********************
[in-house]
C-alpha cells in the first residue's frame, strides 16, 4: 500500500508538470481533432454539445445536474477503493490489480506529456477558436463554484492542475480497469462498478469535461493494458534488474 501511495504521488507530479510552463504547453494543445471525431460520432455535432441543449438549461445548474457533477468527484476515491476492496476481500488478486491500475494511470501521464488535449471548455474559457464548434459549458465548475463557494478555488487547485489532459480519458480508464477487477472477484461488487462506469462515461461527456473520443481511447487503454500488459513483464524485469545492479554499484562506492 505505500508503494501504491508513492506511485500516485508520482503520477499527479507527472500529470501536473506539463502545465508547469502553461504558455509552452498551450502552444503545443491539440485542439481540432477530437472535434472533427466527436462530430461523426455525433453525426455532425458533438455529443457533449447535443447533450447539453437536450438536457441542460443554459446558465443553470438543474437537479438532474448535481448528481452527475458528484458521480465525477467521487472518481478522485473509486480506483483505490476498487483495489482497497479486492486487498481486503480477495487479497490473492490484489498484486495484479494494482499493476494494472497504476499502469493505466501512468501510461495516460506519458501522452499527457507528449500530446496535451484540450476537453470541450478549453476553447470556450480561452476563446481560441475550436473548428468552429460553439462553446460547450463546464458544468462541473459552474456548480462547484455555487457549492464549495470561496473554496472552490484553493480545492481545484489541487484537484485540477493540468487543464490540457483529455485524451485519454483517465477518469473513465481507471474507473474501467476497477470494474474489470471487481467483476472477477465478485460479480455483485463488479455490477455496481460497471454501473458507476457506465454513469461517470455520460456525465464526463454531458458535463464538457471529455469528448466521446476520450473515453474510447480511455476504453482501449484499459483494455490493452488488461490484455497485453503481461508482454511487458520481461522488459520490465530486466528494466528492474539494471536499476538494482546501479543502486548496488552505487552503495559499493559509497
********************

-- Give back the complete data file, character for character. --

[in-house]
C-alpha cells in the first residue's frame, strides 16, 4: 500500500508538470481533432454539445445536474477503493490489480506529456477558436463554484492542475480497469462498478469535461493494458534488474 501511495504521488507530479510552463504547453494543445471525431460520432455535432441543449438549461445548474457533477468527484476515491476492496476481500488478486491500475494511470501521464488535449471548455474559457464548434459549458465548475463557494478555488487547485489532459480519458480508464477487477472477484461488487462506469462515461461527456473520443481511447487503454500488459513483464524485469545492479554499484562506492 505505500508503494501504491508513492506511485500516485508520482503520477499527479507527472500529470501536473506539463502545465508547469502553461504558455509552452498551450502552444503545443491539440485542439481540432477530437472535434472533427466527436462530430461523426455525433453525426455532425458533438455529443457533449447535443447533450447539453437536450438536457441542460443554459446558465443553470438543474437537479438532474448535481448528481452527475458528484458521480465525477467521487472518481478522485473509486480506483483505490476498487483495489482497497479486492486487498481486503480477495487479497490473492490484489498484486495484479494494482499493476494494472497504476499502469493505466501512468501510461495516460506519458501522452499527457507528449500530446496535451484540450476537453470541450478549453476553447470556450480561452476563446481560441475550436473548428468552429460553439462553446460547450463546464458544468462541473459552474456548480462547484455555487457549492464549495470561496473554496472552490484553493480545492481545484489541487484537484485540477493540468487543464490540457483529455485524451485519454483517465477518469473513465481507471474507473474501467476497477470494474474489470471487481467483476472477477465478485460479480455483485463488479455490477455496481460497471454501473458507476457506465454513469461517470455520460456525465464526463454531458458535463464538457471529455469528448466521446476520450473515453474510447480511455476504453482501449484499459483494455490493452488488461490484455497485453503481461508482454511487458520481461522488459520490465530486466528494466528492474539494471536499476538494482546501479543502486548496488552505487552503495559499493559509497